Therefore, according to Deuteronomy’s logic, Jeroboam had to be an idolater, and the story of the golden calf was used to prove it. Jeroboam had also disrespected the priestly lineage of Levites by having non-Levites serve at his altars, so that was just adding insult to injury. According to the Jerusalem-focussed theology, a dose of Levitical terrorism is just what those northerners would deserve. In short, the story of Moses and the golden calf was edited long after the events it describes, in order to criticize Jeroboam.
If you are thinking that all this Israelite history sounds very complicated, that’s probably because it is. But it’s actually the simplest solution to a complicated problem. Reading these stories as Christians, however, further complicates matters. Because it is not at all clear that Jesus would have approved of Levitical terrorism, and he certainly had reservations about the priestly establishment in Jerusalem.
And that brings us back to the banquet parables. The Levitical establishment are the sort of people you would expect in the first round of guests at the feast: the good and the pure, with no bodily defects. They’re definitely ‘A Reserve’ people. But in the banquet parables, the ‘A Reserve’ don’t turn up. The party turns out to be full of people who are a bit less than good and pure.
It’s not that the radically open invitation can be taken lightly; God’s grace isn’t cheap. In the parable in Matthew 22, one person is thrown out because he didn’t meet the dress code of the party. This isn’t about wearing the right label, but rather, about making an appropriate response to grace. There are actually a lot of warnings in the Gospels about the misuse of grace. But one thing is clear: God’s invitations don’t follow the conventional standards of goodness and purity.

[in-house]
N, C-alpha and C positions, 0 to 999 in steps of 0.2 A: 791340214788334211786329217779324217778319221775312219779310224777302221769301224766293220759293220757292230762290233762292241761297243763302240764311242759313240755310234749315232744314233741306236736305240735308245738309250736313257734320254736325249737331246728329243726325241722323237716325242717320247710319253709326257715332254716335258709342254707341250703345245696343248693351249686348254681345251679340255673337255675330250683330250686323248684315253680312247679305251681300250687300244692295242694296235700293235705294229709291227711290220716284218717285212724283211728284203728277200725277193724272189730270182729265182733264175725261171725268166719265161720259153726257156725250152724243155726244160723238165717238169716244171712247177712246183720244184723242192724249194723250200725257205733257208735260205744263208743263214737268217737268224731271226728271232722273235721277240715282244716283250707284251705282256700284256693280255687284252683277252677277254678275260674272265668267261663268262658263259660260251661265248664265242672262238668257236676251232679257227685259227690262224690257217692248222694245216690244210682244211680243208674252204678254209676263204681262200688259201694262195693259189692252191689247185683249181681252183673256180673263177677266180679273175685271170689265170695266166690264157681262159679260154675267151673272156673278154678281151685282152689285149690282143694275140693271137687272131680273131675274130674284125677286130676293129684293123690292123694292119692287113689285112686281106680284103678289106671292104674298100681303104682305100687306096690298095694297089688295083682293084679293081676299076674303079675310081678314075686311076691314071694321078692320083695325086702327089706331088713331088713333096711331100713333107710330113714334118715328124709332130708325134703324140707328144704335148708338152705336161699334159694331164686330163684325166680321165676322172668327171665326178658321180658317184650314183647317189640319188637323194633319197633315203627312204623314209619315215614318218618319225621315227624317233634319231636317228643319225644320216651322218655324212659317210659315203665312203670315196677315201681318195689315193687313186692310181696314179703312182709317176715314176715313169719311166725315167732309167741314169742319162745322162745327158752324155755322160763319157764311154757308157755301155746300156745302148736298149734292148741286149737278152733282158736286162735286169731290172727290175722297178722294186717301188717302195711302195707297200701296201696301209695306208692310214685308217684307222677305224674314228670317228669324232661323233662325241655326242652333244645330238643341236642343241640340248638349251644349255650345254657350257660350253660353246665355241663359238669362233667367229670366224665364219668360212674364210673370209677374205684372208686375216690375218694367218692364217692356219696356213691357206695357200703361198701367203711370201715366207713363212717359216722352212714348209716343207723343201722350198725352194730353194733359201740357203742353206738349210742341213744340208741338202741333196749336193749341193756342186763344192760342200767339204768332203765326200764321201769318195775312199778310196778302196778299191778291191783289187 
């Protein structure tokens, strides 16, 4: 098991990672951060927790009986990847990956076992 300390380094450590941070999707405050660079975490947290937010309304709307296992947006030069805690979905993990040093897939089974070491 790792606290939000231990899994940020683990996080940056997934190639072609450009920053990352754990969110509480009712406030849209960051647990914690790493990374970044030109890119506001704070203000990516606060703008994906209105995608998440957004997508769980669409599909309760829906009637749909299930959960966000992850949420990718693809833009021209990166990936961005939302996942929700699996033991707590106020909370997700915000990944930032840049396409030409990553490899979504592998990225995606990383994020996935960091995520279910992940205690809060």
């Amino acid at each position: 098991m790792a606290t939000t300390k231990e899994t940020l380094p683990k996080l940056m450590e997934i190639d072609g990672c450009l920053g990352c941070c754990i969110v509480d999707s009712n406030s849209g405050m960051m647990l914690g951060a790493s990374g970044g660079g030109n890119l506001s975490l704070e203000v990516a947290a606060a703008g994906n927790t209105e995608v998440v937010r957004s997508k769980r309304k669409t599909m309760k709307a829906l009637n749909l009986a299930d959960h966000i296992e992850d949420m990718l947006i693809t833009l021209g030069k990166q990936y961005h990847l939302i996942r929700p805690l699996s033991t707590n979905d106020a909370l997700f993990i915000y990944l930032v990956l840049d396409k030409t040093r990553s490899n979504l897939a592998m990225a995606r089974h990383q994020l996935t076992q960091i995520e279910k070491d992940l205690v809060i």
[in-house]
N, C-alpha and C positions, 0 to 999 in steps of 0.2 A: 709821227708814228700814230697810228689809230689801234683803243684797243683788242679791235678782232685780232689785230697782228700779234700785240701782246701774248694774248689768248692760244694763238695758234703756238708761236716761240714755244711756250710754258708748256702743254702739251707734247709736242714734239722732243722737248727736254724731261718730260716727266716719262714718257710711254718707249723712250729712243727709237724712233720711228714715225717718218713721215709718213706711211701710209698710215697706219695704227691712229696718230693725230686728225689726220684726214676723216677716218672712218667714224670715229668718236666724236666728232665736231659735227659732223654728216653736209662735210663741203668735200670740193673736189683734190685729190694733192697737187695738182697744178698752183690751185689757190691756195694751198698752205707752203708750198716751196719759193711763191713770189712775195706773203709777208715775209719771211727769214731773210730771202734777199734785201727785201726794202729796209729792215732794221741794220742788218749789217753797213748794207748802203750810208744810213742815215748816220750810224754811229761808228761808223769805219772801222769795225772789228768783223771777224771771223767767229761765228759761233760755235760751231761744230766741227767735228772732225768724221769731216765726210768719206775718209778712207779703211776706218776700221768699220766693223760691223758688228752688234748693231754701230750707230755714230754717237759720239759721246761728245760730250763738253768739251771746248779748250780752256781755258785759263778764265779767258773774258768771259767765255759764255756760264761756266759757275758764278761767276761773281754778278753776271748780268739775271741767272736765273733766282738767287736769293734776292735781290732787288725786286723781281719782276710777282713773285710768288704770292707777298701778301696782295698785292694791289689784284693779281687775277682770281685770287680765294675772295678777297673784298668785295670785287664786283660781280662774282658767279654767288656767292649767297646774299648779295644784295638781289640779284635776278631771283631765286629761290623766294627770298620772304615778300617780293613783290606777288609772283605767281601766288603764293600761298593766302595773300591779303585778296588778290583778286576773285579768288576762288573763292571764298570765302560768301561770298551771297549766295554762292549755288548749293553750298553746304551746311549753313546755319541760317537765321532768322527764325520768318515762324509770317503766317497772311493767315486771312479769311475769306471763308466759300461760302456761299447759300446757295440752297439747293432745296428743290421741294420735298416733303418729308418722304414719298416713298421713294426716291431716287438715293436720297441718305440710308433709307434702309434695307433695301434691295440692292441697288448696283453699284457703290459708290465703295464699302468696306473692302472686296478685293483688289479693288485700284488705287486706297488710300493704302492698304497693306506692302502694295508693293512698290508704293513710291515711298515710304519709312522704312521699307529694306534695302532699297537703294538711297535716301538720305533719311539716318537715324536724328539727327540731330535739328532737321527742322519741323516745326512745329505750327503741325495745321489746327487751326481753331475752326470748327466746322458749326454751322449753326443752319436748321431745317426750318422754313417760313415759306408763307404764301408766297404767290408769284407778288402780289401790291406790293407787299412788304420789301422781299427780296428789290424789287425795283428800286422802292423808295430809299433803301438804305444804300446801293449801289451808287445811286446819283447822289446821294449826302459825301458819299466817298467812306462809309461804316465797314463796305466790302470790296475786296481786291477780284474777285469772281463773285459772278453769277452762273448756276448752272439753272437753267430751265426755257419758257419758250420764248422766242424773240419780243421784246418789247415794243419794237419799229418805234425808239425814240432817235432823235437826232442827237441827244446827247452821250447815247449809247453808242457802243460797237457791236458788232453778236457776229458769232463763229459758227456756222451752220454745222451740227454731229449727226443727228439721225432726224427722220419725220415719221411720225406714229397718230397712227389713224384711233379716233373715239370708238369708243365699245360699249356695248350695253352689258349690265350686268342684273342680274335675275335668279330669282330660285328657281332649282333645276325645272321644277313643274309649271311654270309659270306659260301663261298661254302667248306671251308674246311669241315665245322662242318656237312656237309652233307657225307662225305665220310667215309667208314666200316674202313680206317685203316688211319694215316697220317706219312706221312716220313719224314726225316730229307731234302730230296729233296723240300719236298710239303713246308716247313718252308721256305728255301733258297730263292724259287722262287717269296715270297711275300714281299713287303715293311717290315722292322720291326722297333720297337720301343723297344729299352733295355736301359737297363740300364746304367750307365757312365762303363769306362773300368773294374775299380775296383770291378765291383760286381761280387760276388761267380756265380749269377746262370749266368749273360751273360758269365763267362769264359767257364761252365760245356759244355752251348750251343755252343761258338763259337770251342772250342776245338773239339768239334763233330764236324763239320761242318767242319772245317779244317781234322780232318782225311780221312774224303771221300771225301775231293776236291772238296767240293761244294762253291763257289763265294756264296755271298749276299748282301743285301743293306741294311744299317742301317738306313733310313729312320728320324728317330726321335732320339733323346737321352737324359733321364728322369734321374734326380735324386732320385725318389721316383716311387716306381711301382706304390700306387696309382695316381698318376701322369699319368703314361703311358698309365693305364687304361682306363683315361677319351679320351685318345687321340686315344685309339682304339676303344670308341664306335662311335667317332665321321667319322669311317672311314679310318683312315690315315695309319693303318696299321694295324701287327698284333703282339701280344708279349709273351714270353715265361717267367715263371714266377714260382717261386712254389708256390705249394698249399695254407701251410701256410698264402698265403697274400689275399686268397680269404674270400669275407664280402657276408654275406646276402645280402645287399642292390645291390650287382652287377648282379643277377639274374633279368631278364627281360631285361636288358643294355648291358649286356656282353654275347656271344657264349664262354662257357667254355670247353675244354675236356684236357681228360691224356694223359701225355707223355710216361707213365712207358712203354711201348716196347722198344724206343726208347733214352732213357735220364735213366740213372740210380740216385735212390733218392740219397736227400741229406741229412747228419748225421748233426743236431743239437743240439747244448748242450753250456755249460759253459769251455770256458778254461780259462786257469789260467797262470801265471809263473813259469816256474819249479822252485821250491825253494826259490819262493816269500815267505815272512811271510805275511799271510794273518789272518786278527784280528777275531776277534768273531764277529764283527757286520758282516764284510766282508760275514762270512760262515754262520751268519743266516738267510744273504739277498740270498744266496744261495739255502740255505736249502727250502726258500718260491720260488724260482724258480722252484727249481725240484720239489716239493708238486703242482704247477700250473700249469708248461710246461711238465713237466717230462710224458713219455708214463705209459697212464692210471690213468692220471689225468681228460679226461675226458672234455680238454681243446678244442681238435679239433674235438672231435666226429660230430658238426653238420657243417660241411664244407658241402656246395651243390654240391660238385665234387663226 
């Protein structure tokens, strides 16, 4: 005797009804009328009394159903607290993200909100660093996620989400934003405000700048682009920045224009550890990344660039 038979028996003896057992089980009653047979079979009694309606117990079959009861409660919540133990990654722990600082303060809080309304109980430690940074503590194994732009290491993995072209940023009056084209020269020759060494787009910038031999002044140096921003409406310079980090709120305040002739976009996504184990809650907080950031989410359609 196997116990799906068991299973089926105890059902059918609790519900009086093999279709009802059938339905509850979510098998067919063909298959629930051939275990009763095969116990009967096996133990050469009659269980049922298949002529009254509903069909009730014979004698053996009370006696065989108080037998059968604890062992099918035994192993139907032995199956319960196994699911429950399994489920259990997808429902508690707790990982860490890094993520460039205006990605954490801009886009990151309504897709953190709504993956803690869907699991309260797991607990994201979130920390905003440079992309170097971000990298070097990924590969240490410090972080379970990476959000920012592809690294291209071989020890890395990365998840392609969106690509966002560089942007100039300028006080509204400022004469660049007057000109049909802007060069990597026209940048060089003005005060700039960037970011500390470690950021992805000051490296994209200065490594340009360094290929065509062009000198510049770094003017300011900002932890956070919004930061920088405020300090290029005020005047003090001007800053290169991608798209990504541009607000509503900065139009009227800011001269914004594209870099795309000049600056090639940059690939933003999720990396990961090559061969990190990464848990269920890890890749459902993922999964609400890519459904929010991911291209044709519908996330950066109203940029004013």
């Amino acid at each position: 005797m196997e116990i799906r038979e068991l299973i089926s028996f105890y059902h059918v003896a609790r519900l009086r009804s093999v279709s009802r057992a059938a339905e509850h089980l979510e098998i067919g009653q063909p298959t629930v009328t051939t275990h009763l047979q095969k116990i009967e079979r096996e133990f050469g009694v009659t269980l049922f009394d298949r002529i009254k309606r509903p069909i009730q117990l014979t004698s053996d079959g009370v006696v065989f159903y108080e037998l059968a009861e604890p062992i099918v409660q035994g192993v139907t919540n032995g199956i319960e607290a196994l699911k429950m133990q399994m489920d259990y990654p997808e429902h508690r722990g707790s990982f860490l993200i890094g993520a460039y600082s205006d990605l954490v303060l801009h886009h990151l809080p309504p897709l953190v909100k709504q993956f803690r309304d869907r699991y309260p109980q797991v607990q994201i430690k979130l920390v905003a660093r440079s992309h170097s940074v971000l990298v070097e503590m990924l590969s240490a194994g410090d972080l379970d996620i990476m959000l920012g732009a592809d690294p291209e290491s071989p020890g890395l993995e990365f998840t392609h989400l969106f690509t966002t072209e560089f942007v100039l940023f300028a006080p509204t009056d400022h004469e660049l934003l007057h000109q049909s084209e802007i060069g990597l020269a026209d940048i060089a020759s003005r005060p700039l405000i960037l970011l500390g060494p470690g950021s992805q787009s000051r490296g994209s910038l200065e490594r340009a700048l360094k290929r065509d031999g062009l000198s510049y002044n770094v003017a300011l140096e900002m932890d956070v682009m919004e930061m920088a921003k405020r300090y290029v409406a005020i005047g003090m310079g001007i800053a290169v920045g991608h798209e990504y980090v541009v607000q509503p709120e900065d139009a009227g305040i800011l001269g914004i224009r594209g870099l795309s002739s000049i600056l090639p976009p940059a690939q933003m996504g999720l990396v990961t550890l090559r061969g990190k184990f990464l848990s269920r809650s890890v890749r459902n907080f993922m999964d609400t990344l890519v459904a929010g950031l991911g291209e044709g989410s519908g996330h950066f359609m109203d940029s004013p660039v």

So who are the kind of people who will be there at God’s party? It may well be that some people from Bethel have been invited. And some people from Nazareth, that other notorious town in the north. There might be indigenous people, using a slightly different name for the Creator. (In north-east Arnhem land, for example, indigenous Christians often speak about God using the name ‘Wangarr’, a word also used in reference to ancestral spirit beings who shaped the earth.) And God’s party might well have bouncers, but they won’t be Levitical terrorists.
Yes, of course, we still need to worry about idols like the ‘Baals’ – things made with human hands, or human actions. Deuteronomy 9:4, for example, warns that people do not earn their chosen status before God by virtue of their own righteousness. That’s the whole point of recounting the golden calf episode in that chapter. But as we have seen, Deuteronomy’s theologians were not simply worried about the Baals, or realist works of art; they couldn’t even conceive of legitimate worship outside Jerusalem. Jesus, it seems, had the opposite view. He was not so clear that legitimate worship was taking place inside Jerusalem.
What do these strange and complex stories tell us about our faith today? For one thing, they tell us that great leaders like Aaron, or Jeroboam, or even Moses, made monumental mistakes. But they were still given special leadership roles by God in spite of their shortcomings. They were people with a mixture of good and bad qualities, like the people who turn up in Jesus’ banquet parables. The key question for us is not so much the maintenance of purity, but how we respond to grace. There was, after all, a dress code for the banquet in Jesus parable. Grace is not cheap, and it has some implications. And one of the implications of grace may be that instead of taking swords to the less good and pure, we learn to express the openness of God to the mixed bag of people who are on the journey with us. St Augustine called the church a corpus mixtum, a mixed body. And all I can say is, thank God.